Butternut Squash Cornbread

This cornbread is amazing! It has butternut squash, which is loaded with excellent nutrition, while also adding color, moisture, and flavor. But squash isn't the only healthy ingredient in this cornbread! I went on a food tour in Charleston, South Carolina, a couple of years ago and was impressed by one of the restaurant's spectacular cornbread. They said the secret to their cornbread was cottage cheese! I had to add it to my recipe, too, since it's loaded with protein and goes through a fermentation process that benefits gut health. So this cornbread is not only whole grain, loaded with veggies, and uses a better, more natural type of sugar (pure maple syrup), but it's also higher in protein (5 grams/serving) and calcium from the cottage cheese and kefir. Roast or microwave fresh butternut squash, or use one box of frozen, pureed, or cubed squash from the supermarket's frozen section. If using squash is too big of a hassle, use a can of pure pumpkin instead. Use whole-grain cornmeal and whole wheat to add fiber. Whole-grain cornmeal (especially yellow) has a nice flavor, and the squash hides any heavy wheat taste from the whole wheat flour. I like to use white whole wheat in this recipe (if you are not familiar with whole white wheat, be sure to click on the orange shopping cart icon in the upper right-hand corner of the ingredient list -- this will show you a picture of the ingredients in their packages). Raw honey or pure maple syrup is still sugar, but they are sweeter than sugar, so not as much is needed to sweeten food. They also have a lower glycemic index that helps us avoid low or high blood sugar levels. This recipe makes good cornbread that is satisfying, scrumptious, and healthy! Originally published on this blog on November 4, 2011      
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1 cup whole grain cornmeal 1 cup white whole wheat (or 1/2 whole wheat & half regular flour) 1 teaspoon baking soda 1 1/2 teaspoons baking powder 1 teaspoon salt 1/2 cup cottage cheese 1/4 to 1/2 cup raw honey or pure maple syrup (Use 1/4 cup if use buttermilk, 1/2 cup if using kefir) 2 large eggs 1/2 cup buttermilk or plain kefir 1 1/2 cup mashed butternut squash, cooked (2 packages 9-oz. frozen packages of cooked squash) or 1 can of pure pumpkin 3 tablespoon Canola oil


1) Grease a cast iron skillet, 8-inch baking pan, or deep-dish pie plate. Heat oven to 365°F convection bake or 375°F bake.
2) In a mixing bowl, combine cornmeal, flour, baking soda, baking powder, and salt. In another bowl, whisk together cottage cheese, sweetener*, egg, buttermilk, squash or pumpkin, and oil. *(If you use kefir in this recipe, use 1/2 cup raw honey or maple syrup. If you use buttermilk, use 1/4 cup sweetener. If you want your cornbread on the sweet side, add more than listed here.)
3) Combine the wet ingredients with the dry ingredients; mix until blended. Batter will be thick, but easy enough to pour.  
4) Spread batter in the prepared cast iron skillet or baking pan. Bake for about 20 minutes on a convection setting or for 25 - 30 minutes on a regular bake setting, until golden and just cooked through in the middle but not overcooked. If using a 9 x 9 pan or smaller pan, it takes a little longer to cook. Enjoy!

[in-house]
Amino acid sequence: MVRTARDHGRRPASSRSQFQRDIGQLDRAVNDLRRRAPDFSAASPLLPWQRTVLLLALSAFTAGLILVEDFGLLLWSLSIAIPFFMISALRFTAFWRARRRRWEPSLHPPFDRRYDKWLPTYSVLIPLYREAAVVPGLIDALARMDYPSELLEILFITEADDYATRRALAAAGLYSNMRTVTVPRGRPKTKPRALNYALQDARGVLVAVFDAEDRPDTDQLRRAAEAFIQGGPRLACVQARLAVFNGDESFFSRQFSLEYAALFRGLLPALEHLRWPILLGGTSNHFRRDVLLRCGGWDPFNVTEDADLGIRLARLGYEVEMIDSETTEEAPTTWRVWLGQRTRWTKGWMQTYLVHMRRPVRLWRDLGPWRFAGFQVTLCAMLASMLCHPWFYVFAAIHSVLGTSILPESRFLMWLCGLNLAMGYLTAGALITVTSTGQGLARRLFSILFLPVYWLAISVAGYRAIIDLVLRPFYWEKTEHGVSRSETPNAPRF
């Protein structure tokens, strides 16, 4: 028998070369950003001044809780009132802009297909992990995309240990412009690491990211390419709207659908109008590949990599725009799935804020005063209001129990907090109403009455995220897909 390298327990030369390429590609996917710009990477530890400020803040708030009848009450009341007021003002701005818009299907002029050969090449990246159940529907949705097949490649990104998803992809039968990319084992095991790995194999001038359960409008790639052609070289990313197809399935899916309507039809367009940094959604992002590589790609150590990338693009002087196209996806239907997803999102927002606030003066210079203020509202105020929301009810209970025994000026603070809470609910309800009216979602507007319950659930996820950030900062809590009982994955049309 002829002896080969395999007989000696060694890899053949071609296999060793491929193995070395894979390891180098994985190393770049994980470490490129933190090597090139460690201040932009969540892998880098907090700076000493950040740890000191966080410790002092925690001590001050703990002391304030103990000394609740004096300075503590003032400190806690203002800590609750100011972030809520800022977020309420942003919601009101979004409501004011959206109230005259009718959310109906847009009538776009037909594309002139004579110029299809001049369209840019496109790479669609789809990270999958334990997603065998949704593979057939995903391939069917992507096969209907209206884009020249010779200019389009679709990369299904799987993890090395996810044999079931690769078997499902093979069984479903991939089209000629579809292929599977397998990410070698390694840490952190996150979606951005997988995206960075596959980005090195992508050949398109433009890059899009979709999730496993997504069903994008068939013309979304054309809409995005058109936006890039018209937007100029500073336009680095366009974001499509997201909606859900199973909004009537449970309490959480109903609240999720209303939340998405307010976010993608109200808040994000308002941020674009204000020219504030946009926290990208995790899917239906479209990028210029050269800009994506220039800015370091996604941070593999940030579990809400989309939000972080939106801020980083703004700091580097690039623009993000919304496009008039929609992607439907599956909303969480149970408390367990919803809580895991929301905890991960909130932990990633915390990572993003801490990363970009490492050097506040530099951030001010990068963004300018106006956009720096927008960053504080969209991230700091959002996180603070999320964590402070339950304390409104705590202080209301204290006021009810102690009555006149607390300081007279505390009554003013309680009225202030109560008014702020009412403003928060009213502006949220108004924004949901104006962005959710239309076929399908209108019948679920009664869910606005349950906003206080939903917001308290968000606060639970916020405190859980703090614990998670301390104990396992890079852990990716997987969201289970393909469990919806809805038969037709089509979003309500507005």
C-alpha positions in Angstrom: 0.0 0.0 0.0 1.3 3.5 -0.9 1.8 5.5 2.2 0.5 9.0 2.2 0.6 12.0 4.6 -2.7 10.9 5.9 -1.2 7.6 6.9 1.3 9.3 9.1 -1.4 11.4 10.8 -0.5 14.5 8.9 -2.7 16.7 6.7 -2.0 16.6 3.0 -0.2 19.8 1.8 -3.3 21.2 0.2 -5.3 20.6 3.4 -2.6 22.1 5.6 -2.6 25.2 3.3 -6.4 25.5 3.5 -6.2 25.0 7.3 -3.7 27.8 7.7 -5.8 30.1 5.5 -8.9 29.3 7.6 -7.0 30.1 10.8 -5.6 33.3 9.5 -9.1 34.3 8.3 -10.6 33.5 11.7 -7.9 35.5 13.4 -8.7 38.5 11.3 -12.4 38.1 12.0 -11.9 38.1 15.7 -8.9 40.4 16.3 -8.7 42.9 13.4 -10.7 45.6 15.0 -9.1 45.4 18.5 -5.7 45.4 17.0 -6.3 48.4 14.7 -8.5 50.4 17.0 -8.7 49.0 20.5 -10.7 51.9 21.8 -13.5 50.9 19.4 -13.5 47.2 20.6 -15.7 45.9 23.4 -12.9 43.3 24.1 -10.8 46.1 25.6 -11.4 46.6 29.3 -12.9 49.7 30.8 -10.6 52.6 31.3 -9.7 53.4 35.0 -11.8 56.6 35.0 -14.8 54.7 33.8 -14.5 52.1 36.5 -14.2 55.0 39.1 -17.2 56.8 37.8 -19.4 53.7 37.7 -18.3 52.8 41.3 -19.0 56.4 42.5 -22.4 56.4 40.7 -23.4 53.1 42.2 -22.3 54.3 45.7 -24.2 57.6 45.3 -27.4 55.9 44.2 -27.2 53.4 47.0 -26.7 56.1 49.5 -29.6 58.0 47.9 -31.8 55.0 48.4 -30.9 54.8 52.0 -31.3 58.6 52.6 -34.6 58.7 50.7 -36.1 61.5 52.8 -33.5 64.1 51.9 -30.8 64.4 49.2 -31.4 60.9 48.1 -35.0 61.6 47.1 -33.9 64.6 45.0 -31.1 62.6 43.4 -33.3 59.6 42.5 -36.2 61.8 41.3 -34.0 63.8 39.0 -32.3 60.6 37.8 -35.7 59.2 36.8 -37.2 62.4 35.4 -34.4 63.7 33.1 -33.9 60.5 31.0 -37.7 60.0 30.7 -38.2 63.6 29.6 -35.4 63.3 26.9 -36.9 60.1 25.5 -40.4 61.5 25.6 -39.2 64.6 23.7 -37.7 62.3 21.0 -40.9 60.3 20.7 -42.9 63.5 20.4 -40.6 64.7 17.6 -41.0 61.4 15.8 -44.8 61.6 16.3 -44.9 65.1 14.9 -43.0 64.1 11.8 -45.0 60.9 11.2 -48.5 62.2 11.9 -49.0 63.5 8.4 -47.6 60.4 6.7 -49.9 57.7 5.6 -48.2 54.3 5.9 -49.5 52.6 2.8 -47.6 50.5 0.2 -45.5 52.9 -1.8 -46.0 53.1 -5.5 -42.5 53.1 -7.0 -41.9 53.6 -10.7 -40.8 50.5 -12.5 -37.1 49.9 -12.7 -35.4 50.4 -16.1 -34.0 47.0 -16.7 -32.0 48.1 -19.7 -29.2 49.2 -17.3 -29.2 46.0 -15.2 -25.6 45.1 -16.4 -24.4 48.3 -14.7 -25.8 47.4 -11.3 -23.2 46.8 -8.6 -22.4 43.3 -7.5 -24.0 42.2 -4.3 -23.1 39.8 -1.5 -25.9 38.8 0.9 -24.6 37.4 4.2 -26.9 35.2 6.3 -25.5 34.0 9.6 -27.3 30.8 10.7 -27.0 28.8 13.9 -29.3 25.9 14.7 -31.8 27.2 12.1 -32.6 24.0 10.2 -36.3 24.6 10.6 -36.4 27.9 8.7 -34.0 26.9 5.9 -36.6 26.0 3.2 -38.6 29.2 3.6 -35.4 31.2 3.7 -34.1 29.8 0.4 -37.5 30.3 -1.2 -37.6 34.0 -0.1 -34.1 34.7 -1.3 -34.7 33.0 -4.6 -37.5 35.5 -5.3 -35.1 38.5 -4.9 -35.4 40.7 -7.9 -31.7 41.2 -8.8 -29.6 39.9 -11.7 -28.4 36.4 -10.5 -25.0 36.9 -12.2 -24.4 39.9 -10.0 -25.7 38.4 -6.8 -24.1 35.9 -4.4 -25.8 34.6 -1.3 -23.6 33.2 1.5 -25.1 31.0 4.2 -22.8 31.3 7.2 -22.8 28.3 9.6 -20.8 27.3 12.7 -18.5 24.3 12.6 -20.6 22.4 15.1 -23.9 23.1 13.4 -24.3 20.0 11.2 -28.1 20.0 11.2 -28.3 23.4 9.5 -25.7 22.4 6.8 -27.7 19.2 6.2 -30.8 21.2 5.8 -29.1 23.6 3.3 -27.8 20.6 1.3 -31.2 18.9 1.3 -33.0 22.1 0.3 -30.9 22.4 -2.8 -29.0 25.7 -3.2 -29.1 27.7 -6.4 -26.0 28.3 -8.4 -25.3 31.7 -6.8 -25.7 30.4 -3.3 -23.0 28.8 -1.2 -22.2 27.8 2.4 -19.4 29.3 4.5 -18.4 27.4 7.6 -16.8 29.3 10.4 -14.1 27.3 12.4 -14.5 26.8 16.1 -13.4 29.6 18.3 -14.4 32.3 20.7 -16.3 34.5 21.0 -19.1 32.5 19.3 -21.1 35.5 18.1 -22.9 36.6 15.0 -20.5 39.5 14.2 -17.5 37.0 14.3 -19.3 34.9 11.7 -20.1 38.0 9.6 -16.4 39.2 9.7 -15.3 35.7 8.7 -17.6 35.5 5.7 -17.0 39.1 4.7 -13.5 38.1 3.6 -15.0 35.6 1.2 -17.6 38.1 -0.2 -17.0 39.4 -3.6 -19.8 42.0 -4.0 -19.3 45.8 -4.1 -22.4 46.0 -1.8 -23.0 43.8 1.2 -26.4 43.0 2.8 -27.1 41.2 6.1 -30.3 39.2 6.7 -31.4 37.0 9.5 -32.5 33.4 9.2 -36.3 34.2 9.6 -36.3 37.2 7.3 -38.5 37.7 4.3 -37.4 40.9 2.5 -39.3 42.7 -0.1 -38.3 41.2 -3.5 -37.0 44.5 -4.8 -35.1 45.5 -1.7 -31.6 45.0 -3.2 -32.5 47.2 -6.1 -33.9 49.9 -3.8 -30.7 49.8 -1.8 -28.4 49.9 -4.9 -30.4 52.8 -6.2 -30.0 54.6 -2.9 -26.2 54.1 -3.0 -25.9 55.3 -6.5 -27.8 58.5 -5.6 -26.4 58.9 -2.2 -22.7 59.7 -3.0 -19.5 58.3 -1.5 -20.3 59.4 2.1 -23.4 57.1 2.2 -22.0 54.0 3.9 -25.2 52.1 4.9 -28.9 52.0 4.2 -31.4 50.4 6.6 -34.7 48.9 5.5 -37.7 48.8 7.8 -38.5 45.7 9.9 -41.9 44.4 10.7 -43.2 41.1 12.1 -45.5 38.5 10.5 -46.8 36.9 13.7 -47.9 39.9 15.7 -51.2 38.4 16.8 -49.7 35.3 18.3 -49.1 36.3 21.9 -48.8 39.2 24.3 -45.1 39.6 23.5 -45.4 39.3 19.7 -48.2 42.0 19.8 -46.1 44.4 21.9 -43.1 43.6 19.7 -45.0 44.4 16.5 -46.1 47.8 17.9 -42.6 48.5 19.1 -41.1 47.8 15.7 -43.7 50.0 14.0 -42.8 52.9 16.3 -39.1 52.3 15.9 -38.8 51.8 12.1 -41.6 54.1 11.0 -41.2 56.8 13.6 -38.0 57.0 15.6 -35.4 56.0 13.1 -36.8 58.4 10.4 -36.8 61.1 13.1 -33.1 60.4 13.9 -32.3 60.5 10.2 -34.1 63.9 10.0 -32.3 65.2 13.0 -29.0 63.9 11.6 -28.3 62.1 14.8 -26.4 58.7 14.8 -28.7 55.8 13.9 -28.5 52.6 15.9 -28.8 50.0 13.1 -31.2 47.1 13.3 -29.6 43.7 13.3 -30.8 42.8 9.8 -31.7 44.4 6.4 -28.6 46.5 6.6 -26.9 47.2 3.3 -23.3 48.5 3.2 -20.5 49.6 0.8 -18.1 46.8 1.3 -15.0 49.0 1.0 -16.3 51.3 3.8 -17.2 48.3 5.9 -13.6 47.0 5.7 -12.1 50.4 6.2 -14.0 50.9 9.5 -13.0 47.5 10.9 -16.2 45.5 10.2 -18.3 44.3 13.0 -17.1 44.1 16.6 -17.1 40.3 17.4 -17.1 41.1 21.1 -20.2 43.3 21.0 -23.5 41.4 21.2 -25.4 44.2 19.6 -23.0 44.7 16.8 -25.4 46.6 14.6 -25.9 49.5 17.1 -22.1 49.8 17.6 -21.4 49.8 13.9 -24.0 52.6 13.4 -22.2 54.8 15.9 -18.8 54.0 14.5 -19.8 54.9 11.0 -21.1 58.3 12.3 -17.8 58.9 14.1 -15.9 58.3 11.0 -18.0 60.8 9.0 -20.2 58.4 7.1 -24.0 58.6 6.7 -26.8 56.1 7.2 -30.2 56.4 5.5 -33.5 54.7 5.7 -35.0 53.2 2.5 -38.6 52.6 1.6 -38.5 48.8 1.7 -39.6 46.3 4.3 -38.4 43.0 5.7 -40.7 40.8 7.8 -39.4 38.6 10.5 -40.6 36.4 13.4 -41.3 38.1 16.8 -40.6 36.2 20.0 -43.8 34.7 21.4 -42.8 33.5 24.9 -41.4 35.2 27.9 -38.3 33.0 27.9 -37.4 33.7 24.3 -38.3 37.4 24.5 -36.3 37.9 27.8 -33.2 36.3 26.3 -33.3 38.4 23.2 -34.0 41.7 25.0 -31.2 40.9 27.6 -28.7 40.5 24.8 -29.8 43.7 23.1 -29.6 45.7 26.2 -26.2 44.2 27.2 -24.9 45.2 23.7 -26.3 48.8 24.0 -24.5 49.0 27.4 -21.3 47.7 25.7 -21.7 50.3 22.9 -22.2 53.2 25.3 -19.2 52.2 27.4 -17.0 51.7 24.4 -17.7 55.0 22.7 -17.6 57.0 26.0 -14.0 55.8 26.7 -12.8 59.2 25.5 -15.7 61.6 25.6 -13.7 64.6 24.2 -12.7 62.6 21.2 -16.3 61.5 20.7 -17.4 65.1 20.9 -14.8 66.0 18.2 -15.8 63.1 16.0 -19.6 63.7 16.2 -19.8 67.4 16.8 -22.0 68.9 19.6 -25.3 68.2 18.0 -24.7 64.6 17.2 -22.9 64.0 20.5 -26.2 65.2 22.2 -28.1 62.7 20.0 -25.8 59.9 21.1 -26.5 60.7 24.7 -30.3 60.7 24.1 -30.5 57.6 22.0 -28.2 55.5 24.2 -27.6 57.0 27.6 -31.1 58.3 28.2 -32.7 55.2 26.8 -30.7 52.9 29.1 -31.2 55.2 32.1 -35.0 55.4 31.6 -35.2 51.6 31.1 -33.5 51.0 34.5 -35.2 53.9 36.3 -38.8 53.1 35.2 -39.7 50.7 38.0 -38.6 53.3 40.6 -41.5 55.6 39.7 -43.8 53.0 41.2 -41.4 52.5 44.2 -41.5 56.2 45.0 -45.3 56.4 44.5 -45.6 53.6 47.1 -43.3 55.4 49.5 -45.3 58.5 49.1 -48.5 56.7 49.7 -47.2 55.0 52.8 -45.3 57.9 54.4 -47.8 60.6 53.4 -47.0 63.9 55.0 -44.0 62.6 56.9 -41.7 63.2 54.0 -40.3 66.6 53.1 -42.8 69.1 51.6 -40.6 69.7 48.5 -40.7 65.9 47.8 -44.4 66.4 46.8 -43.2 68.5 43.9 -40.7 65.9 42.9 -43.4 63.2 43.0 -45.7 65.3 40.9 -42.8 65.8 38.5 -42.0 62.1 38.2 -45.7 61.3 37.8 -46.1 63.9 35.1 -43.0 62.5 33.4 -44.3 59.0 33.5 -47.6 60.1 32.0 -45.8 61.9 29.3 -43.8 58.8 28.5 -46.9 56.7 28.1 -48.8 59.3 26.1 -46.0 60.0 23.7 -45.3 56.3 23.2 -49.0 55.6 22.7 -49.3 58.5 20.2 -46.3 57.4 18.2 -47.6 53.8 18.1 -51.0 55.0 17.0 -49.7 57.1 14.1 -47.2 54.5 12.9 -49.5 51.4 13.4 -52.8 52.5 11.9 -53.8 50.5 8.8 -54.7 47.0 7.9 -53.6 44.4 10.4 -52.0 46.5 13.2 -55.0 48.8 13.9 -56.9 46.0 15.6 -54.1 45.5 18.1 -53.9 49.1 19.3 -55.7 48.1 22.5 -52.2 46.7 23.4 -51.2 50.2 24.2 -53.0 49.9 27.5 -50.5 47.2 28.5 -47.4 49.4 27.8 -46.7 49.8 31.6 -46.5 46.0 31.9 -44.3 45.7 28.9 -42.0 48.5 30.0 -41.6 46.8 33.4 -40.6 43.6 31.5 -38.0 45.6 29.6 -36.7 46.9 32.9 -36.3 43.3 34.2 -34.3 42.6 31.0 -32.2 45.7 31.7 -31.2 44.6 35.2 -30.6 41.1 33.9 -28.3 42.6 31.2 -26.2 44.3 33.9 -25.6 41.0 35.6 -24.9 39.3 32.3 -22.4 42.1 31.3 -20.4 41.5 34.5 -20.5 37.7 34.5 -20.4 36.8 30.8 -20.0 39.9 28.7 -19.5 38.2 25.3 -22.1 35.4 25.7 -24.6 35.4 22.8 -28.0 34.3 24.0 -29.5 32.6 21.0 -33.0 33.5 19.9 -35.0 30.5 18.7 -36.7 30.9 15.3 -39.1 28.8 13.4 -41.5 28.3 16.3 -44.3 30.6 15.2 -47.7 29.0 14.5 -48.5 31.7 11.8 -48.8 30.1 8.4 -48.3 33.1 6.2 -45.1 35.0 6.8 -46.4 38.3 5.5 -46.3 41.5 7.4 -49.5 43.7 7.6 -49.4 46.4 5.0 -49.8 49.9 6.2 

• Dave
    October 24, 2017

    1Cup white whole wheat (what)
    Is it white? Is it whole wheat? Is it a combination? Is raw grains? Might it be some kind of flour?

    • Judes
      October 26, 2017

      It’s actually a product that is white whole wheat flour. There is usually at least one brand of white whole wheat flour in the typical grocery stores across the country. I will get a picture up of it soon. You can alternatively mix half whole wheat and half white refined flour together for a similar taste result. Thanks for reaching out!

  • Jacquie
    October 25, 2017

    Question: Have you tried substituting the whole wheat flour for a gluten free alternative, and if so, which one(s) and was it successful? Thanks!

    • Judes
      January 19, 2018

      I have not tried a gluten free flour in this recipe but it should work just fine. It may not be quite as airy since there is no gluten to hold a structure, but I believe it will still be good.

    October 29, 2017

    At first, I had the same question as Dave but I went out on a limb, being a newbie, and figured white whole wheat flour so I mixed my whole wheat and white flour 50/50 and used that. Everything came out very well and delicious. Everyone loved it and wanted the recipe and I just sent them the link. Great recipe.

    • Judes
      January 20, 2018

      Thanks Harry! Great job figuring out that you can substitute white whole wheat flour with half whole wheat and half white. I’m not sure why some areas don’t sell white whole wheat. I use it all the time. If anyone wants to see what the package ingredients look like, just click on the orange shopping cart icon in the top right hand corn of the listed ingredients. I just added the package ingredient picture to this recipe. It would have been helpful to everyone if I had had that picture on before and if I had told you that you can use half whole wheat and half white if you can’t find white whole wheat. Thanks for using my recipes and helping me make them more clear!

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